In antiquity, around the Mediterranean basin the color blue did not exist. Historian Michel Pastoureau explains that people saw it—the Greeks and Romans were not visually impaired as some historians have suggested—but they did not perceive it as a color, nor did they have a specific word for it. Even the sea and sky, so blue in that part of the globe, looked white, gold, or red to them. For Olafur Eliasson, the 39-year-old Danish installation artist whose main media are light and color, cultural blindness like this is a phenomenon that begs to be investigated. From his studio in Berlin he designs environments that highlight (literally) the way the brain selectively edits visual information.
Eliasson’s art is an exploration of the physiological fact that the eye is not a mirror but an apparatus that generates vision; his pieces turn the observer into an active participant of the viewing process. “In this sense,” says Hans-Ulrich Obrist, curator of the Musée d’Art Moderne de la Ville de Paris, which staged a major Eliasson show in 2002, “he is heir to Marcel Duchamp, who said that the spectator does half the work.” The kind of heightened self-consciousness that his work elicits is what the artist calls “seeing oneself seeing,” a formulation he borrowed from light-installation pioneer László Moholy-Nagy, for whom the goal of art was to make us “feel what we know and know what we feel.”
Eliasson has been working on this idea for more than 15 years. One of his early installations for a 1993 group show at the GLOBE Kuratorengruppe, in Copenhagen, consisted of a lamp illuminating a fine spray of atomized water, creating the fugacious apparition of a rainbow in the mist (Beauty). For him the optical phenomenon (the result of a refraction taking place in the eye of the spectator, not in the room itself) served as a demonstration that what we see is a visual construction. For visitors what was most striking was not the experiment itself but its in situ dimension. Placed in front of a massive door, the quivering rainbow was an impenetrable barrier, its insidious humidity as much a deterrent as the solid portal it guarded.
Using light as others might use bricks and mortar, Eliasson turns luminosity into an architectural element. Often water is the facilitator. He partitions space with curtains made of drops of water frozen by strobe lights (Your Strange Certainty Still Kept) or he converts fog into a building material, neatly carving a cubic meter of emptiness by slicing through a foggy room with spotlights (1m3 Light). Even when his light constructions seemed to float in darkness, as in Meant to Be Lived In (Today I’m Feeling Prismatic), a site-specific art piece installed in a cantilevered villa in Pasadena, California, architecture was the critical consideration. Covering the floors and windows with a squishy black rubber that blocked not only the light but also the stunning views, Eliasson drew attention on what one expects when stepping inside a Modernist house. The disconcerting cavelike setup was as much a part of the experiment as the optical devices and prismatic projections exhibited in it.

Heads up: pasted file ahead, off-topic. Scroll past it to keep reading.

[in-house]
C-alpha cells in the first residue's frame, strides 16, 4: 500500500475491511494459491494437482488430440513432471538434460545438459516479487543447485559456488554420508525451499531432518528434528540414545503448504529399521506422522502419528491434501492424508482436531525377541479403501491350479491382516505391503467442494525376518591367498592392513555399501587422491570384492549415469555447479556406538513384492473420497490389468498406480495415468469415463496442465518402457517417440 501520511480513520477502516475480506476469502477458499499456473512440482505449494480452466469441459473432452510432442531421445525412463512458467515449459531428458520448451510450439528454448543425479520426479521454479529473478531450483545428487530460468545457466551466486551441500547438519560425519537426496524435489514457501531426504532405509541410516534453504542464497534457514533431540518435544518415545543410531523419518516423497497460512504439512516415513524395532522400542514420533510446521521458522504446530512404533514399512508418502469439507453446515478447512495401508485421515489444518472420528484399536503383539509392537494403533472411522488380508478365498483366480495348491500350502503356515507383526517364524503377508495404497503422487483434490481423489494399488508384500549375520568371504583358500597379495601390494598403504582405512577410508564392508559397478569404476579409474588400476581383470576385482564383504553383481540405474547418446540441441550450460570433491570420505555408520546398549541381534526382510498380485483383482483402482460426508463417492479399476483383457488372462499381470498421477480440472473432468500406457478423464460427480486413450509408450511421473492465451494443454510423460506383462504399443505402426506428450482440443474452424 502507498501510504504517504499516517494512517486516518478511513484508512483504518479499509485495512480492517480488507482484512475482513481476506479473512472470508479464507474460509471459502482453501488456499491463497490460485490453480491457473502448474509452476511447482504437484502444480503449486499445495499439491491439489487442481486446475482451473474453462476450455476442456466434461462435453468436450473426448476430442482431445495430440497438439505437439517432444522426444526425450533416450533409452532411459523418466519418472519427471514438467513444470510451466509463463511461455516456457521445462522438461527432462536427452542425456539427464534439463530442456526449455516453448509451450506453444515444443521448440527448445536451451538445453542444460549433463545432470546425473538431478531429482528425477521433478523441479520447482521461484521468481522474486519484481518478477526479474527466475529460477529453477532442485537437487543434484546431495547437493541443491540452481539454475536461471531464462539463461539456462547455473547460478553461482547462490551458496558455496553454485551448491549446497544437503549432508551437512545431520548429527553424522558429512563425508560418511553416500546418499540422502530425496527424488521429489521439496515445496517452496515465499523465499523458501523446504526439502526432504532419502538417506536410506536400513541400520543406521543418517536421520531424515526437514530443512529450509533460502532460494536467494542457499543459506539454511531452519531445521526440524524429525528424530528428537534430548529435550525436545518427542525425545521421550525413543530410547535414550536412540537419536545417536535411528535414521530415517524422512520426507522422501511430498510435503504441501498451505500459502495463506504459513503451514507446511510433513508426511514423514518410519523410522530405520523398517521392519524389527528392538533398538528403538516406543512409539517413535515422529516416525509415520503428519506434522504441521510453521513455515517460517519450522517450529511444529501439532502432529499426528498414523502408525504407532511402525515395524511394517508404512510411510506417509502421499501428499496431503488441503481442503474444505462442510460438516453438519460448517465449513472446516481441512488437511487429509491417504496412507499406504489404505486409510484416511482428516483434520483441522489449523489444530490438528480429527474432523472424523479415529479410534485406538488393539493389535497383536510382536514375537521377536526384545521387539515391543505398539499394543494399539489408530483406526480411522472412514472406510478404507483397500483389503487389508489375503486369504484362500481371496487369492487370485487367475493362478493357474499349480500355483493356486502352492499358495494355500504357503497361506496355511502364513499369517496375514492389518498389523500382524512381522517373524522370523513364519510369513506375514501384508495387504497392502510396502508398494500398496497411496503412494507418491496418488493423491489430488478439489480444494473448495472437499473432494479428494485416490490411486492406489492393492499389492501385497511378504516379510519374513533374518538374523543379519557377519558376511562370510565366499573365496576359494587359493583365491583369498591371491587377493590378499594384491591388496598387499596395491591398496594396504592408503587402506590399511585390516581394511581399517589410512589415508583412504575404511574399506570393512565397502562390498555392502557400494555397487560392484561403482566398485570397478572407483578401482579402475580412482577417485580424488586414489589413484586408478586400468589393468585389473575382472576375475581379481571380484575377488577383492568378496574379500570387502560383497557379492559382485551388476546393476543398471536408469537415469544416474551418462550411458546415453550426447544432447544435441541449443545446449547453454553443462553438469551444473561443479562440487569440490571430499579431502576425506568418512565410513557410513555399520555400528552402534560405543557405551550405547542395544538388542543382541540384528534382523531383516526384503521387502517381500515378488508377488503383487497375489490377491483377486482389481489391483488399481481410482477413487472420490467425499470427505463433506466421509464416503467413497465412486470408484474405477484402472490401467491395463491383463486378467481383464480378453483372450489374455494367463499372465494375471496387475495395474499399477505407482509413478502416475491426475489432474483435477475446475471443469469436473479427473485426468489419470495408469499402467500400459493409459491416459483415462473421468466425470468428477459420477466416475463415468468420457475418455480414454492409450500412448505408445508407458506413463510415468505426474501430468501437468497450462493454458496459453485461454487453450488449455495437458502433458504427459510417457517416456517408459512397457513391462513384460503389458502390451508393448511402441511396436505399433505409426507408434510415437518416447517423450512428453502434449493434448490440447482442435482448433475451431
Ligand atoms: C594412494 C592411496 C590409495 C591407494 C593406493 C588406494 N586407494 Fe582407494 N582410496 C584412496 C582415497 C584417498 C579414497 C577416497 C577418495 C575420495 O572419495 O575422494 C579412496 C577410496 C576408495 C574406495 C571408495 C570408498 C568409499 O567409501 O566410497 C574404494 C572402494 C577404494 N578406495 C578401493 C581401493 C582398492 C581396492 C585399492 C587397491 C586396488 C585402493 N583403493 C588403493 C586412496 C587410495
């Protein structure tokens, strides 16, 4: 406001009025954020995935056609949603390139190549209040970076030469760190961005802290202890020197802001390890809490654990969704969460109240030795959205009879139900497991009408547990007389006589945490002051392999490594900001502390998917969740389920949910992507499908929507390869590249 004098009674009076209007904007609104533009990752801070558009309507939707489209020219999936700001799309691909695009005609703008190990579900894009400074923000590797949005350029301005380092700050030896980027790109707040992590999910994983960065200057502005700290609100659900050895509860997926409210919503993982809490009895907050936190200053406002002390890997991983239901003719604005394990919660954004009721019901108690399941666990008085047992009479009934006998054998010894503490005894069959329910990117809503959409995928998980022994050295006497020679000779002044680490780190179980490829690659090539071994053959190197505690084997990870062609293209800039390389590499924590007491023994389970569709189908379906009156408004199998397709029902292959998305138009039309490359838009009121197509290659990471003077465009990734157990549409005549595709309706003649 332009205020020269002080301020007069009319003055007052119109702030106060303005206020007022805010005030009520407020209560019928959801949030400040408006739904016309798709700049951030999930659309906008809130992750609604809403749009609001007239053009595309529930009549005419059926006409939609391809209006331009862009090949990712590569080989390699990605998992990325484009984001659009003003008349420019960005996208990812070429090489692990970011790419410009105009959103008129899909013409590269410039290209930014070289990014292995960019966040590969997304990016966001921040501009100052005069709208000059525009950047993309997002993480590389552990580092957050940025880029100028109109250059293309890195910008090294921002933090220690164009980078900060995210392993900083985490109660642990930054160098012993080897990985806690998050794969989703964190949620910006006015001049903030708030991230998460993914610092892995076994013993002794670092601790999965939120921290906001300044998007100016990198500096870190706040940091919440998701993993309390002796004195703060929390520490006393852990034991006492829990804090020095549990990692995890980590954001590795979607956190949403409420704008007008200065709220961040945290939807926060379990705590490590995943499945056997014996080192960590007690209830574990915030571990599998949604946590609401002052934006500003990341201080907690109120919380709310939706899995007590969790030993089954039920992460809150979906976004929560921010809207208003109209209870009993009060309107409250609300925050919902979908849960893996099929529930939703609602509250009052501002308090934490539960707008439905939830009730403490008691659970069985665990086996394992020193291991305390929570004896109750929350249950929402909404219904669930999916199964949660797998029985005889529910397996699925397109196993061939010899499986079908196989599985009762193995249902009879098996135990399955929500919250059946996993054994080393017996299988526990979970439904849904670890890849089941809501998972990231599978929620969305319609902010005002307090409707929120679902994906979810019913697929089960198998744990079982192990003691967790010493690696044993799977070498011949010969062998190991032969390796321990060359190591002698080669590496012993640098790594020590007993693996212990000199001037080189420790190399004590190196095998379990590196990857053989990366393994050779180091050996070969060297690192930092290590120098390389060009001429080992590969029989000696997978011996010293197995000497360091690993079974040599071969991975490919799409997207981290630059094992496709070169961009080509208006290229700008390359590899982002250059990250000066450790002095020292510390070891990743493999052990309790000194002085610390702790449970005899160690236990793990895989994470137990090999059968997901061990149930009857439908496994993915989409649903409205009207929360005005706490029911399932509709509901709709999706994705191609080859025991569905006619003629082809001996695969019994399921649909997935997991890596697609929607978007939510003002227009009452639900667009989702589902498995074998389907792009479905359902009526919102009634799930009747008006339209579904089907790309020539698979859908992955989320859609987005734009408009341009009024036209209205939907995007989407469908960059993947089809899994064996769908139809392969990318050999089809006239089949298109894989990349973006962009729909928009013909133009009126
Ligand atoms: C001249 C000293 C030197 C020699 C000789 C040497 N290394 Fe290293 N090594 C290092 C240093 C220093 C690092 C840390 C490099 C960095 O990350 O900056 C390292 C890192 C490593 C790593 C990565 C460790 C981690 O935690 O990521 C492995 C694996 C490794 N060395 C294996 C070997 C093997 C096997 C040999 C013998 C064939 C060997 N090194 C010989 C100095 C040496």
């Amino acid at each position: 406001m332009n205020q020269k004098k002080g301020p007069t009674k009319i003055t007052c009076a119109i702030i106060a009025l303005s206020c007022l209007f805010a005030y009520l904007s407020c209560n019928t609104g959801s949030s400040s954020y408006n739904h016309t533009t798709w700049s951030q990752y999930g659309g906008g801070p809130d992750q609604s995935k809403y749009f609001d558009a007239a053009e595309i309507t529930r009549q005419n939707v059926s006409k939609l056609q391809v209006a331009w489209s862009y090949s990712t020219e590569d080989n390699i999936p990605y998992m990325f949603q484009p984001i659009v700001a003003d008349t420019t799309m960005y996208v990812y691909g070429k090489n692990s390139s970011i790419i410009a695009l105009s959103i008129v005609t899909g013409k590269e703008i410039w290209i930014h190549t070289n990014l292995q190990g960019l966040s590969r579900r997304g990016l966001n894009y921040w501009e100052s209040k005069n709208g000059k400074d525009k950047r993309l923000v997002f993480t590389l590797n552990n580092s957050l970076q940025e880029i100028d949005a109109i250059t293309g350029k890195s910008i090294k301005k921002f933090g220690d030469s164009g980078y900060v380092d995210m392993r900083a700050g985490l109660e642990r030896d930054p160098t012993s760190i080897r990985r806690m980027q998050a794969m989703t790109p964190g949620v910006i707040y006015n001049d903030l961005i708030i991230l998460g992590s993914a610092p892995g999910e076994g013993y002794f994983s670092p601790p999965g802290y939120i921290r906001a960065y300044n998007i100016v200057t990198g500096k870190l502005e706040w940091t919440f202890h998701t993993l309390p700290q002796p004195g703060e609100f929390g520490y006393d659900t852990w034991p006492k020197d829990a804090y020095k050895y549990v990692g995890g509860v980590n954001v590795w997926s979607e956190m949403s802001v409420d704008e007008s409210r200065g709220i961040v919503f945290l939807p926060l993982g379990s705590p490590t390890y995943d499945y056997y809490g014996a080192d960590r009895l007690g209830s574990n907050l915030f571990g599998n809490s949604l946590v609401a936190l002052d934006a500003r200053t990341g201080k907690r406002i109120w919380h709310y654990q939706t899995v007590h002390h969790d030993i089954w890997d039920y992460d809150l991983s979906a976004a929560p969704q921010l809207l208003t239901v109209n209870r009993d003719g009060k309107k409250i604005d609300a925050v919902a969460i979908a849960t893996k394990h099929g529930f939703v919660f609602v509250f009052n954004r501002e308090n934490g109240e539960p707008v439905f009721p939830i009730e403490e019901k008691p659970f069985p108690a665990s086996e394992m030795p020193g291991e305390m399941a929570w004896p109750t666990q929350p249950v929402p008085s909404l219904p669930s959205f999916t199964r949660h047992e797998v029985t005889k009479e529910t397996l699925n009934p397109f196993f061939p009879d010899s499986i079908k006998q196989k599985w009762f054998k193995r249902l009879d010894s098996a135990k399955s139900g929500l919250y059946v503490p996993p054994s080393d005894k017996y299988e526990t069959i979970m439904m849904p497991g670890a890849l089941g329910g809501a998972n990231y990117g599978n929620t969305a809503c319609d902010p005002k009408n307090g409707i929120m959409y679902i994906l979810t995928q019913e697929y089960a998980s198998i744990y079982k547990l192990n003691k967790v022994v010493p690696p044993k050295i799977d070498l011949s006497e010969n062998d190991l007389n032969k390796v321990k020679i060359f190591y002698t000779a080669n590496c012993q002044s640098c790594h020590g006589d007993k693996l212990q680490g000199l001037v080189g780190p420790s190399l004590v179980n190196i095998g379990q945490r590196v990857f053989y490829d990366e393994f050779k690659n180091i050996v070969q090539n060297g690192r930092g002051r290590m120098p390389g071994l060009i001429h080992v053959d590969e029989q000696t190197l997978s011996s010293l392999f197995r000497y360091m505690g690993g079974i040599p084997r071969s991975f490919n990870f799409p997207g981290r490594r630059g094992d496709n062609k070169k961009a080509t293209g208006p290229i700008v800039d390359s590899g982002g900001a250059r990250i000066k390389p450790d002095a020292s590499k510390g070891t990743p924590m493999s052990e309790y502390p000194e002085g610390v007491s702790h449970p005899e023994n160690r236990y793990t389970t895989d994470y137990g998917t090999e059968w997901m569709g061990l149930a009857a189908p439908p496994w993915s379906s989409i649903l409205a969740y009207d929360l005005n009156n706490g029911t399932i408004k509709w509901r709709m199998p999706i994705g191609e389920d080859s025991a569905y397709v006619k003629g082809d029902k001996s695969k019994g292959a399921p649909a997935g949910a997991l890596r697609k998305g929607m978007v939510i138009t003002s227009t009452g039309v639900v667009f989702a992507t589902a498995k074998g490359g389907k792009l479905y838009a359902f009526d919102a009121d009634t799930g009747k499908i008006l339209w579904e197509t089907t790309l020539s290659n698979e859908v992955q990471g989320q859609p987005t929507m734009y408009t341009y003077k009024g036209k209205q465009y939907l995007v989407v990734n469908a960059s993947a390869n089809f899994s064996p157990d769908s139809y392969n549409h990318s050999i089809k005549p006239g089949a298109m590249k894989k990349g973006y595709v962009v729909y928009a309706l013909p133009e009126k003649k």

“Eliasson responds to a specific environment,” MoMA director Glen Lowry says. “Each of his installations is totally unique because each is designed for a unique location.” Sometimes the location is the brain of the viewer, as when Eliasson bathes a room or a corridor in yellow light, using low-sodium bulbs that render all other colors invisible. With much less color information to process, your brain concentrates on details, causing everything to become sharper and more distinct. By turning an ordinary hallway into a hyperrealistic environment, the illusionist gives his audience a chance to marvel at the fickleness of their vision. “I try to build installations that let you see yourself rather than the installation,” Eliasson says.